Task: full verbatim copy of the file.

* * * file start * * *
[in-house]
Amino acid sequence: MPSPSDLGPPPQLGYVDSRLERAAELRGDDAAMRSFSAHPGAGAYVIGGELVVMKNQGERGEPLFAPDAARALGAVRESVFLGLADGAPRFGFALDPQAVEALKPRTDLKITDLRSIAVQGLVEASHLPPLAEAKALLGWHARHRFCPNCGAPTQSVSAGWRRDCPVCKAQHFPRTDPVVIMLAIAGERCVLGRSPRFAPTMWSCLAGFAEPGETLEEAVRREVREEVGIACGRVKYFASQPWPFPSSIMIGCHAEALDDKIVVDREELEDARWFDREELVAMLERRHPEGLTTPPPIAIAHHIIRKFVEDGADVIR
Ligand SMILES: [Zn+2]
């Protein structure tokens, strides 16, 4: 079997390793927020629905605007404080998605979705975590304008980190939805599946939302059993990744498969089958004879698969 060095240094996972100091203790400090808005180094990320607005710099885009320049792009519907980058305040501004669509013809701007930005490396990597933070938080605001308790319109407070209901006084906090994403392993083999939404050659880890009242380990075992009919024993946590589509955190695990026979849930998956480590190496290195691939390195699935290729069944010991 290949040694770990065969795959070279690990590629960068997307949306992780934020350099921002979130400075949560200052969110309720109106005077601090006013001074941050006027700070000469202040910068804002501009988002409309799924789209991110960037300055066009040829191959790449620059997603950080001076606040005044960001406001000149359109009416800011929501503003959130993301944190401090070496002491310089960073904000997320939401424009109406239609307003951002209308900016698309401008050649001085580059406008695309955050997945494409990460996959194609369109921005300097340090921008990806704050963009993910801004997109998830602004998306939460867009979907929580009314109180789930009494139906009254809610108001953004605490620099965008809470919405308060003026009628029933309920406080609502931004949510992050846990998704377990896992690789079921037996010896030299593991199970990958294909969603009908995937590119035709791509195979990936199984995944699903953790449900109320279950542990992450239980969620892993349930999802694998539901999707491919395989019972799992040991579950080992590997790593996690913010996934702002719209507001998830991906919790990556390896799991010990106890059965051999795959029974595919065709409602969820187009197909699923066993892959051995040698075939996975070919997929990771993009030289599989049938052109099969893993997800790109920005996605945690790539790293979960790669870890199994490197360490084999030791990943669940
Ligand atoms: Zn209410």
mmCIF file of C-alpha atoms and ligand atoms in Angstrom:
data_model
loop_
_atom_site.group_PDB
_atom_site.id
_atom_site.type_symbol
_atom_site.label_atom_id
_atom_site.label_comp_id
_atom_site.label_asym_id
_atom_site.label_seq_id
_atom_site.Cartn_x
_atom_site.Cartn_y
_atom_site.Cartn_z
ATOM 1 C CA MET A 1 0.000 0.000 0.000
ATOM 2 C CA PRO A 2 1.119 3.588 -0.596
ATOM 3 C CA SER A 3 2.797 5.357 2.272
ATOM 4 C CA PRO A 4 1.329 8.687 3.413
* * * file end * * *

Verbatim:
[in-house]
Amino acid sequence: MPSPSDLGPPPQLGYVDSRLERAAELRGDDAAMRSFSAHPGAGAYVIGGELVVMKNQGERGEPLFAPDAARALGAVRESVFLGLADGAPRFGFALDPQAVEALKPRTDLKITDLRSIAVQGLVEASHLPPLAEAKALLGWHARHRFCPNCGAPTQSVSAGWRRDCPVCKAQHFPRTDPVVIMLAIAGERCVLGRSPRFAPTMWSCLAGFAEPGETLEEAVRREVREEVGIACGRVKYFASQPWPFPSSIMIGCHAEALDDKIVVDREELEDARWFDREELVAMLERRHPEGLTTPPPIAIAHHIIRKFVEDGADVIR
Ligand SMILES: [Zn+2]
């Protein structure tokens, strides 16, 4: 079997390793927020629905605007404080998605979705975590304008980190939805599946939302059993990744498969089958004879698969 060095240094996972100091203790400090808005180094990320607005710099885009320049792009519907980058305040501004669509013809701007930005490396990597933070938080605001308790319109407070209901006084906090994403392993083999939404050659880890009242380990075992009919024993946590589509955190695990026979849930998956480590190496290195691939390195699935290729069944010991 290949040694770990065969795959070279690990590629960068997307949306992780934020350099921002979130400075949560200052969110309720109106005077601090006013001074941050006027700070000469202040910068804002501009988002409309799924789209991110960037300055066009040829191959790449620059997603950080001076606040005044960001406001000149359109009416800011929501503003959130993301944190401090070496002491310089960073904000997320939401424009109406239609307003951002209308900016698309401008050649001085580059406008695309955050997945494409990460996959194609369109921005300097340090921008990806704050963009993910801004997109998830602004998306939460867009979907929580009314109180789930009494139906009254809610108001953004605490620099965008809470919405308060003026009628029933309920406080609502931004949510992050846990998704377990896992690789079921037996010896030299593991199970990958294909969603009908995937590119035709791509195979990936199984995944699903953790449900109320279950542990992450239980969620892993349930999802694998539901999707491919395989019972799992040991579950080992590997790593996690913010996934702002719209507001998830991906919790990556390896799991010990106890059965051999795959029974595919065709409602969820187009197909699923066993892959051995040698075939996975070919997929990771993009030289599989049938052109099969893993997800790109920005996605945690790539790293979960790669870890199994490197360490084999030791990943669940
Ligand atoms: Zn209410």
mmCIF file of C-alpha atoms and ligand atoms in Angstrom:
data_model
loop_
_atom_site.group_PDB
_atom_site.id
_atom_site.type_symbol
_atom_site.label_atom_id
_atom_site.label_comp_id
_atom_site.label_asym_id
_atom_site.label_seq_id
_atom_site.Cartn_x
_atom_site.Cartn_y
_atom_site.Cartn_z
ATOM 1 C CA MET A 1 0.000 0.000 0.000
ATOM 2 C CA PRO A 2 1.119 3.588 -0.596
ATOM 3 C CA SER A 3 2.797 5.357 2.272
ATOM 4 C CA PRO A 4 1.329 8.687 3.413